Do you remember the Axis of Evil? It was one of the major themes of President George W. Bush’s State of the Union speech in 2002, 4 months after the 9/11 terrorist attack on the United States. The president identified Iran, Iraq and North Korea as an “axis of evil, arming to threaten the peace of the world.”
W was roundly criticized for the phrase. Some couldn’t figure out what North Korea was doing in there—we were smashing al Qaeda and the Taliban in Afghanistan at the time—while others, including Secretary of State Colin Powell, complained that Iran was being very cooperative and that Bush’s words were a gratuitous slap in the face of Supreme Leader Ali Khamenei. And even though Saddam Hussein was widely viewed as a monster, nobody thought he’d been involved in the 9/11 operation, and Iraq and Iran were highly partners in anything, having recently ended their long and very bloody war.
Yet Bush saw that all three countries were enemies of ours, were dedicated to developing weapons of mass destruction, and were willing to cooperate in order to expand their power and threaten the peace of the world.
The “Axis of Evil” went hand in hand with Bush’s analysis of the threat we faced: it was, he said, a combination of terrorist groups and countries that supported them. He promised that the United States would not distinguish between the two groups. We would go after the terrorists and their sponsors and allies. That we did it badly—Iran, not Iraq, was the logical target after Afghanistan, and political warfare, not invasion, was the logical method—shouldn’t blind us to the fact that it was already clear in early 2002 that we had to deal with multiple threats, and we’d eventually have to defeat them all or face a grim future.
Would that we’d kept that thought. Instead, we got the grim future.
We now face a more potent Axis of Evil that includes two of the original three (North Korea and Iran, with Iraq up for grabs), plus Russia, China, Cuba, Venezuela, Bolivia and other countries, and terrorist groups including al Qaeda, Hezbollah, and the Islamic State. With the exception of their hatred of the West, there is no single ideology that unites them. The new Axis includes Sunni and Shi’ite radical Muslims, Communists and other radical leftists, and nationalistic secular tyrants like Vladimir Putin. They have certainly succeeded in wrecking hopes for a peaceful world.
There is no escape from this war, whatever Western leaders might wish. We will either win it or lose it, and right now we are losing, most obviously in the Middle East and Central Europe, less dramatically in Africa from Somalia to Nigeria, and in Latin America where Iran is busily strengthening its cooperation with local autocrats.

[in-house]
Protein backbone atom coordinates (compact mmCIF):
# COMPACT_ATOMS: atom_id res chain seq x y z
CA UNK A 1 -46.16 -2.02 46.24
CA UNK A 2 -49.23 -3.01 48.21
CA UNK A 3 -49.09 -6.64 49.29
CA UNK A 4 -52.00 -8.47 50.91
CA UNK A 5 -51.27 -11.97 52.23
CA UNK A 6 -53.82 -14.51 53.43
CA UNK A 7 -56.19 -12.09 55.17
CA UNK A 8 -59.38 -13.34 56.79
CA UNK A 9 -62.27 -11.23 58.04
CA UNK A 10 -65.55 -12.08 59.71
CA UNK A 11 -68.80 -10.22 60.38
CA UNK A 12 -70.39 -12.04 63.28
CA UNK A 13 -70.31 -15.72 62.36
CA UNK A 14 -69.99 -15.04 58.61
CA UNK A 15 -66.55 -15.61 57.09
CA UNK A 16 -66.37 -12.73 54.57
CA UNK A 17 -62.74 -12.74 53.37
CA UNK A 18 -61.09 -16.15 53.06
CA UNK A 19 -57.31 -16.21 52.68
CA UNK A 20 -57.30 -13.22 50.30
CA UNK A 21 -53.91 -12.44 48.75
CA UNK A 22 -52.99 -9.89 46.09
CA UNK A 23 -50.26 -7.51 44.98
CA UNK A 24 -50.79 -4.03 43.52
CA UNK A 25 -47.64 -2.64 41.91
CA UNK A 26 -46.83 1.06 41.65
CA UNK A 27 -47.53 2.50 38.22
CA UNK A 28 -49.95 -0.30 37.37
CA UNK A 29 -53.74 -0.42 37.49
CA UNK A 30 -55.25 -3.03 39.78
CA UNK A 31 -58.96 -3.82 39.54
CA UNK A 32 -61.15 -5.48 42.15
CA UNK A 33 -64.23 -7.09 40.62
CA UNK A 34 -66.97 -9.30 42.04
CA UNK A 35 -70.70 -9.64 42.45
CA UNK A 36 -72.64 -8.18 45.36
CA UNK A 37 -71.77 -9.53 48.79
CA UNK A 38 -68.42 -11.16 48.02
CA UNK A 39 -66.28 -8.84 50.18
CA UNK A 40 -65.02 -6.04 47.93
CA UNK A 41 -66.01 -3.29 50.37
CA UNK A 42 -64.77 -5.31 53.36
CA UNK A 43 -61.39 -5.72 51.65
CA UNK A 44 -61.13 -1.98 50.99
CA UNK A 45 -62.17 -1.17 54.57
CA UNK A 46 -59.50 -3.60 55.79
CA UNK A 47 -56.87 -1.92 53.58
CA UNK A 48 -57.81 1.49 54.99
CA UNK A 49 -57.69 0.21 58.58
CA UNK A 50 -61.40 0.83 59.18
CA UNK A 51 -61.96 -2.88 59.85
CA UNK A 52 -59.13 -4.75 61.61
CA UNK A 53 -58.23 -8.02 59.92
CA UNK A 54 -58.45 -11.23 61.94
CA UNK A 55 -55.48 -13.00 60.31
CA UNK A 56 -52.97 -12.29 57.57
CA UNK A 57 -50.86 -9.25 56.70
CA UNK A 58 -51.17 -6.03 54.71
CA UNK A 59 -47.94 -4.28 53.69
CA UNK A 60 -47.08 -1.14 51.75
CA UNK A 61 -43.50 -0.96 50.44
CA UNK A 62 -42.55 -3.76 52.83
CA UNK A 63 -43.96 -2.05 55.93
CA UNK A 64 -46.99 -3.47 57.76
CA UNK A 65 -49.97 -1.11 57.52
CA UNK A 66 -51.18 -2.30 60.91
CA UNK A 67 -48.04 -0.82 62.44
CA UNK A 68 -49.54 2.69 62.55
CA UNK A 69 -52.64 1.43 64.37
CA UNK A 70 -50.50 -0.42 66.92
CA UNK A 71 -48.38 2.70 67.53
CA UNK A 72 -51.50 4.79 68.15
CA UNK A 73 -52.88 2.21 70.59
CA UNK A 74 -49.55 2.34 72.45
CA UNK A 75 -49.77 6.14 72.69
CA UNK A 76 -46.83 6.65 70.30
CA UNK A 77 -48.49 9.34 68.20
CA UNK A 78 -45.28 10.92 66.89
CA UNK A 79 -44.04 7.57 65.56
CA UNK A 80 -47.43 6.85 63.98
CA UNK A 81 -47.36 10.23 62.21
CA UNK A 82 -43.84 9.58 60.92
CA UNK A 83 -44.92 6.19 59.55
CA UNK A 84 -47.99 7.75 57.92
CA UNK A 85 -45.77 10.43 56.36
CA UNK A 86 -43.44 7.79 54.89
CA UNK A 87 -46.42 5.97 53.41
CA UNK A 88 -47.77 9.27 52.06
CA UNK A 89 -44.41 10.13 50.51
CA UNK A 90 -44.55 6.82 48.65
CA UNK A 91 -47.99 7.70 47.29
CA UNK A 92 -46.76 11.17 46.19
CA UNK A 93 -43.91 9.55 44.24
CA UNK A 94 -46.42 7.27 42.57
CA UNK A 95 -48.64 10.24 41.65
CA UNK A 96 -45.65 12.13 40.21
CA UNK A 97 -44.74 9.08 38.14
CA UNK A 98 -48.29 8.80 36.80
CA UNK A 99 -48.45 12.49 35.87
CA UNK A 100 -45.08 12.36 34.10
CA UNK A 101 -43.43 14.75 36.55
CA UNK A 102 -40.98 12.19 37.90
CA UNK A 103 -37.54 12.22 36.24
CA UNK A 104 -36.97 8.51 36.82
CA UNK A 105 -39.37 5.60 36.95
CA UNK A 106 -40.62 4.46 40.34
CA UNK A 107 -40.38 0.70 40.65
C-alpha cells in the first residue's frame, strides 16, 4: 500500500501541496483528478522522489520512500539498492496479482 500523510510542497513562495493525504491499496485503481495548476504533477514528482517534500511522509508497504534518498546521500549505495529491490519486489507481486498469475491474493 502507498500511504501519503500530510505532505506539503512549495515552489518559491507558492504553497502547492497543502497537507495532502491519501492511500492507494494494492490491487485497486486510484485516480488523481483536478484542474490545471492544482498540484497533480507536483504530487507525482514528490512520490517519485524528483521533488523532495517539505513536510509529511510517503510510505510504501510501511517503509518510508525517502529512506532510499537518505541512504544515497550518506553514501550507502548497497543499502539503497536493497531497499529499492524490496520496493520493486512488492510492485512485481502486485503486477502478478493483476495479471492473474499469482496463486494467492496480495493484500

How are we to cope with the new Axis of Evil?
The winning strategy—long rejected by the current administration—is to directly challenge the rulers of the enemy alliance. In the Middle East, this means Assad and Khamenei. As in 2001, our greatest weapon against Iran is political: the Iran people. A huge majority of them detest the regime, as we have seen on several occasions, most notably in the monster demonstrations in 2009. We should support them, openly and vigorously, calling for freedom for the Iranian people, insisting on the liberation of political prisoners (including the Americans suffering in Iranian captivity), endorsing the legitimate demands of Iranian teachers, students, workers and opposition groups and parties. We should contact the leaders of these groups and ask them what they need, and we should transform VOA Persian-language broadcasting into the sort of critical reporting on events inside Iran that had such an effect on the Soviet Empire.
The new Axis hates us because American freedom threatens their own regimes; they hate us for what we are, not what we have done or are doing. We should use that weapon enthusiastically. You can see how deeply Khamenei and his henchmen fear it : they are now executing half again as many Iranians as they did when Ahmadinejad was president (and everyone viewed him as the worst of the worst).
With regard to Putin, our strategy must be to maximize his costs and strengthen his enemies in Europe and the Middle East. He’s convinced he’s got a free hand with Obama. We’ve got to demonstrate this is false, and demand our leaders take action. It seems we have finally decided to support the Kurds. If so, it would prove the wisdom of Winston Churchill’s great one-liner that America always adopts the best policy, after exhausting all the alternatives.
We can win this thing. But we’d better get at it fast. It’s getting worse right now.